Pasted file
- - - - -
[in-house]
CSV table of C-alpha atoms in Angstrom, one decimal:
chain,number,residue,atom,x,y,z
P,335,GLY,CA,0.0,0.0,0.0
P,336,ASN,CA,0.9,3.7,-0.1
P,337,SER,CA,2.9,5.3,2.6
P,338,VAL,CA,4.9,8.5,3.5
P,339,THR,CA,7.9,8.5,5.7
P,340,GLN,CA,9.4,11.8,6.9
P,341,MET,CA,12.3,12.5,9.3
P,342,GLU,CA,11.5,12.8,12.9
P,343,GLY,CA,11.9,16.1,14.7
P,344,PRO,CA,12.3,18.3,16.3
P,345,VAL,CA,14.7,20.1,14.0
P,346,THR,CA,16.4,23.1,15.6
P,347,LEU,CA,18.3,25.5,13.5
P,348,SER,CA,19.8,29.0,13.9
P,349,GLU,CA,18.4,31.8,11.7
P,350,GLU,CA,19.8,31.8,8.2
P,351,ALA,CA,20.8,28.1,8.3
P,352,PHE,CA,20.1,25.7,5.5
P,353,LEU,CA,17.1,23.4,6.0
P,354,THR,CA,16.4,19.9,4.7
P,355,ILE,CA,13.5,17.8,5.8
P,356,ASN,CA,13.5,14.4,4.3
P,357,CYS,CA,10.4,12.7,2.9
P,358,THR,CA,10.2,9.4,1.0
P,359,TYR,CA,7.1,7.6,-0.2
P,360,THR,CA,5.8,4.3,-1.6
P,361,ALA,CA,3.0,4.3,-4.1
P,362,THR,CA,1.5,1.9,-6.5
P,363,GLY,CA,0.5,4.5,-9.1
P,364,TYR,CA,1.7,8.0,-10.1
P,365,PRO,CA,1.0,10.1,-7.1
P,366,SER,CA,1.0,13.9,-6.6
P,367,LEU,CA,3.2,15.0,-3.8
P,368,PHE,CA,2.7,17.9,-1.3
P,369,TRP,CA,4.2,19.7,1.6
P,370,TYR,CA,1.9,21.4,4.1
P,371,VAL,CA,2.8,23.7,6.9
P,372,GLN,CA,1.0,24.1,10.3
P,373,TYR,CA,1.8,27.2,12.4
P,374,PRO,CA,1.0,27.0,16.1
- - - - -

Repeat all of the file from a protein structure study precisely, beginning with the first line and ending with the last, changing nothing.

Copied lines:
[in-house]
CSV table of C-alpha atoms in Angstrom, one decimal:
chain,number,residue,atom,x,y,z
P,335,GLY,CA,0.0,0.0,0.0
P,336,ASN,CA,0.9,3.7,-0.1
P,337,SER,CA,2.9,5.3,2.6
P,338,VAL,CA,4.9,8.5,3.5
P,339,THR,CA,7.9,8.5,5.7
P,340,GLN,CA,9.4,11.8,6.9
P,341,MET,CA,12.3,12.5,9.3
P,342,GLU,CA,11.5,12.8,12.9
P,343,GLY,CA,11.9,16.1,14.7
P,344,PRO,CA,12.3,18.3,16.3
P,345,VAL,CA,14.7,20.1,14.0
P,346,THR,CA,16.4,23.1,15.6
P,347,LEU,CA,18.3,25.5,13.5
P,348,SER,CA,19.8,29.0,13.9
P,349,GLU,CA,18.4,31.8,11.7
P,350,GLU,CA,19.8,31.8,8.2
P,351,ALA,CA,20.8,28.1,8.3
P,352,PHE,CA,20.1,25.7,5.5
P,353,LEU,CA,17.1,23.4,6.0
P,354,THR,CA,16.4,19.9,4.7
P,355,ILE,CA,13.5,17.8,5.8
P,356,ASN,CA,13.5,14.4,4.3
P,357,CYS,CA,10.4,12.7,2.9
P,358,THR,CA,10.2,9.4,1.0
P,359,TYR,CA,7.1,7.6,-0.2
P,360,THR,CA,5.8,4.3,-1.6
P,361,ALA,CA,3.0,4.3,-4.1
P,362,THR,CA,1.5,1.9,-6.5
P,363,GLY,CA,0.5,4.5,-9.1
P,364,TYR,CA,1.7,8.0,-10.1
P,365,PRO,CA,1.0,10.1,-7.1
P,366,SER,CA,1.0,13.9,-6.6
P,367,LEU,CA,3.2,15.0,-3.8
P,368,PHE,CA,2.7,17.9,-1.3
P,369,TRP,CA,4.2,19.7,1.6
P,370,TYR,CA,1.9,21.4,4.1
P,371,VAL,CA,2.8,23.7,6.9
P,372,GLN,CA,1.0,24.1,10.3
P,373,TYR,CA,1.8,27.2,12.4
P,374,PRO,CA,1.0,27.0,16.1